On Monday, I. Lewis "Scooter" Libby, former chief of staff to Vice President Dick Cheney, got some good news. Convicted last month of lying to investigators and obstructing inquiries into the leak of former CIA agent Valerie Plame's identity, Libby learned he wouldn't have to serve his 30-month prison sentence — and had President George W. Bush to thank.
The president commuted Libby's sentence, a move that falls just short of a full pardon (see "President Bush Commutes Lewis 'Scooter' Libby's Sentence In CIA Leak Case"). While largely expected, Bush's decision was met with praise from conservative activists and sparked ire among Democrats who condemned the act as another example of what they have termed the White House's disregard for the law.
In a statement announcing the commutation, Bush — who has not ruled out a pardon, even though a recent CNN poll showed only 19 percent of Americans would support one for Libby — called the prison stint "excessive." He added that the dissolution of Libby's reputation in legal and political circles, along with the $250,000 fine and two-year probation stint he was also sentenced to, was sufficient punishment for his crimes.
But has justice really been served? When compared with several other recent high-profile criminal cases and the punishments that were subsequently doled out, Libby seems to have gotten off easy. How does his outcome, for example, stack up against Paris Hilton and Lil' Kim's?
Lewis "Scooter" Libby:
First sitting White House official to be indicted in 130 years and the highest-ranking White House official convicted in a government scandal since National Security Adviser John Poindexter in the Iran-Contra affair in 1990.
His crime: Libby was indicted on five federal felony counts of obstruction of justice, making false statements and perjury in the CIA leak grand jury investigation into the "Plame affair." He was accused of leaking classified employment information about Valerie Plame, the wife of Iraq war critic Joseph Wilson and a covert CIA agent; he was also accused of trying to cover up the matter. Libby later testified that he had met with New York Times reporter Judith Miller and discussed Plame with her. On March 6, Libby was convicted on four of the five counts against him: two counts of perjury, one count of obstruction of justice in a grand jury investigation, and one count of making false statements to federal investigators.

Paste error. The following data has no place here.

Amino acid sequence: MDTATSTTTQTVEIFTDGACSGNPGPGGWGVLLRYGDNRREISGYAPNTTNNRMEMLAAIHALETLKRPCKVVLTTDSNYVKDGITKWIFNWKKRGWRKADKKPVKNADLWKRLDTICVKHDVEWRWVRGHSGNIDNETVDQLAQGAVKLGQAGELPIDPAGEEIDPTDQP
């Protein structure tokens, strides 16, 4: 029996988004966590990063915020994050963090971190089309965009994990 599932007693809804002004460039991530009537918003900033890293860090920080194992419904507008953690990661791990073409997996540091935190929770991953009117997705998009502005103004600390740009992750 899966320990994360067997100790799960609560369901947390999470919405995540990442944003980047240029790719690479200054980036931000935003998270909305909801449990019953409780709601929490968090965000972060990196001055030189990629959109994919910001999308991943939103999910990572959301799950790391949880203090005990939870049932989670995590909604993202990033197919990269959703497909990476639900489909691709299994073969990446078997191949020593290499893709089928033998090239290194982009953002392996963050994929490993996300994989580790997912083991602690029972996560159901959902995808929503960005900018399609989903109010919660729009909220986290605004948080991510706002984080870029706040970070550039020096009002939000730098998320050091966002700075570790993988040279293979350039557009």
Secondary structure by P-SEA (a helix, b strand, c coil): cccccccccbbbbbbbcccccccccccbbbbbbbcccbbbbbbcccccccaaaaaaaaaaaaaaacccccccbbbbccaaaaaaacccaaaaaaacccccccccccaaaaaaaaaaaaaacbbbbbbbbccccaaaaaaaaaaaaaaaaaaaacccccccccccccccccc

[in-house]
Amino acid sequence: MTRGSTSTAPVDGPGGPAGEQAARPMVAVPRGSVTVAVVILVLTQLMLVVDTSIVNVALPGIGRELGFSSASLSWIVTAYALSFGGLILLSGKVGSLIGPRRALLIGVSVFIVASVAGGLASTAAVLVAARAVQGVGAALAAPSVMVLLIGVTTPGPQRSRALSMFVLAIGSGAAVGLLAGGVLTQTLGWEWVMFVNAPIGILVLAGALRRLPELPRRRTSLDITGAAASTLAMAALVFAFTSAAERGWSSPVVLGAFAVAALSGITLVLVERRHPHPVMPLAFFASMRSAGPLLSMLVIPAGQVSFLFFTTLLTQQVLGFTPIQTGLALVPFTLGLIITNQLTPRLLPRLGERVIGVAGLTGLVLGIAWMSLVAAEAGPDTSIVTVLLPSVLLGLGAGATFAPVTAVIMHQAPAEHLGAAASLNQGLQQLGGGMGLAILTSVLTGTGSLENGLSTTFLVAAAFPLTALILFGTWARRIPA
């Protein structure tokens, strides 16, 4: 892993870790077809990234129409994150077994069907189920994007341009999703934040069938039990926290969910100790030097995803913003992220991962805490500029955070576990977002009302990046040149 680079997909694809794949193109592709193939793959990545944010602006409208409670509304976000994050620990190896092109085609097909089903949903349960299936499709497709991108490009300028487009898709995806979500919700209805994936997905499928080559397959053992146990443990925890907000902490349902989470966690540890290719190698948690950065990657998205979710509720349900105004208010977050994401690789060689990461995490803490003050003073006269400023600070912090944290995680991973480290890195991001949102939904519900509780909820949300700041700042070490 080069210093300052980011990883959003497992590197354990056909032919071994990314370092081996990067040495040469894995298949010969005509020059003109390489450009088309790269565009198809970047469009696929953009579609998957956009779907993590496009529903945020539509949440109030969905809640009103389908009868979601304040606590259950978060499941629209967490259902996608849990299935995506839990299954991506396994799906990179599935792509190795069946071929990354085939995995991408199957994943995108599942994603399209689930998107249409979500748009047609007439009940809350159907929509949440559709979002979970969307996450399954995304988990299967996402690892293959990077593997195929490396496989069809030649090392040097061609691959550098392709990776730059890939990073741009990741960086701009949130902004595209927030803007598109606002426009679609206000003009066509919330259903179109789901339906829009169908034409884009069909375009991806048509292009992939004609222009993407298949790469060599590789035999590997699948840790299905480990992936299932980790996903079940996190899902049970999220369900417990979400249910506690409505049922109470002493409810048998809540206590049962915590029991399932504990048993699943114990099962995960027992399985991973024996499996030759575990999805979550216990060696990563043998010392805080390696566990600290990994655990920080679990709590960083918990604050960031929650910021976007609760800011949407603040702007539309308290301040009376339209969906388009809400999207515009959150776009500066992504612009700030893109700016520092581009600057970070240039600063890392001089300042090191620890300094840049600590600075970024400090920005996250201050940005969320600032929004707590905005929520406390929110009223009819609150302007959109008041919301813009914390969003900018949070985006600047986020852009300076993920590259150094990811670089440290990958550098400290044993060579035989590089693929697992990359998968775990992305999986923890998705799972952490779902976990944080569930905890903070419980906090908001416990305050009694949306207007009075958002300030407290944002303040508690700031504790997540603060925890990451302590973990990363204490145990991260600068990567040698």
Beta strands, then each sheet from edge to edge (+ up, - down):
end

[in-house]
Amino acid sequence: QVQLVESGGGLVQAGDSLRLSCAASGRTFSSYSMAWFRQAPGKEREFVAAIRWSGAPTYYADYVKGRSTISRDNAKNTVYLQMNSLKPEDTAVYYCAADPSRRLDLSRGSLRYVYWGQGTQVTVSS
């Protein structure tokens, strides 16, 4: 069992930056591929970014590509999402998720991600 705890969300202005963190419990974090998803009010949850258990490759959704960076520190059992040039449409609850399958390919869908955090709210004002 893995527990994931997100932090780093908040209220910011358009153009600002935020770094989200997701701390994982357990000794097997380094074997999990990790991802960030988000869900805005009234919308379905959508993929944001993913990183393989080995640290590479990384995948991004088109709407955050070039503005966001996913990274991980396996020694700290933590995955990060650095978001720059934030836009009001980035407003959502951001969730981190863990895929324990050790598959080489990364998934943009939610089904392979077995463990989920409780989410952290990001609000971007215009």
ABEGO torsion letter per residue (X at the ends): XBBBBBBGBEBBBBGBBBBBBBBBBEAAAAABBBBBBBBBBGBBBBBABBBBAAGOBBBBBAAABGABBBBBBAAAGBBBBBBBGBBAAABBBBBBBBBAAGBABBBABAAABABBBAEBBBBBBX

His sentence: For his wartime leakage of confidential government information, Libby was sentenced to serve 30 months behind bars, ordered to pay a $250,000 fine and placed on probation for two years. According to current federal sentencing guidelines, which are not mandatory, he could have been sentenced to up to 25 years in prison and ordered to pay a $1 million fine.
The outcome: After a protracted trial and the expenditure of untold tax dollars, but before the commencement of the appeals process, Libby's sentence was commuted by Bush. Libby can still appeal the fine and probation.
Celebutante, socialite, model, reality-television star and heiress, she has also dabbled with music and film.
Her crime: In the fall, Hilton was arrested and charged with driving under the influence of alcohol. Her license was suspended and she was later slapped with probation and fines of about $1,500. Hilton was pulled over for driving with a suspended license in two separate instances, which prosecutors determined constituted a violation of her probation.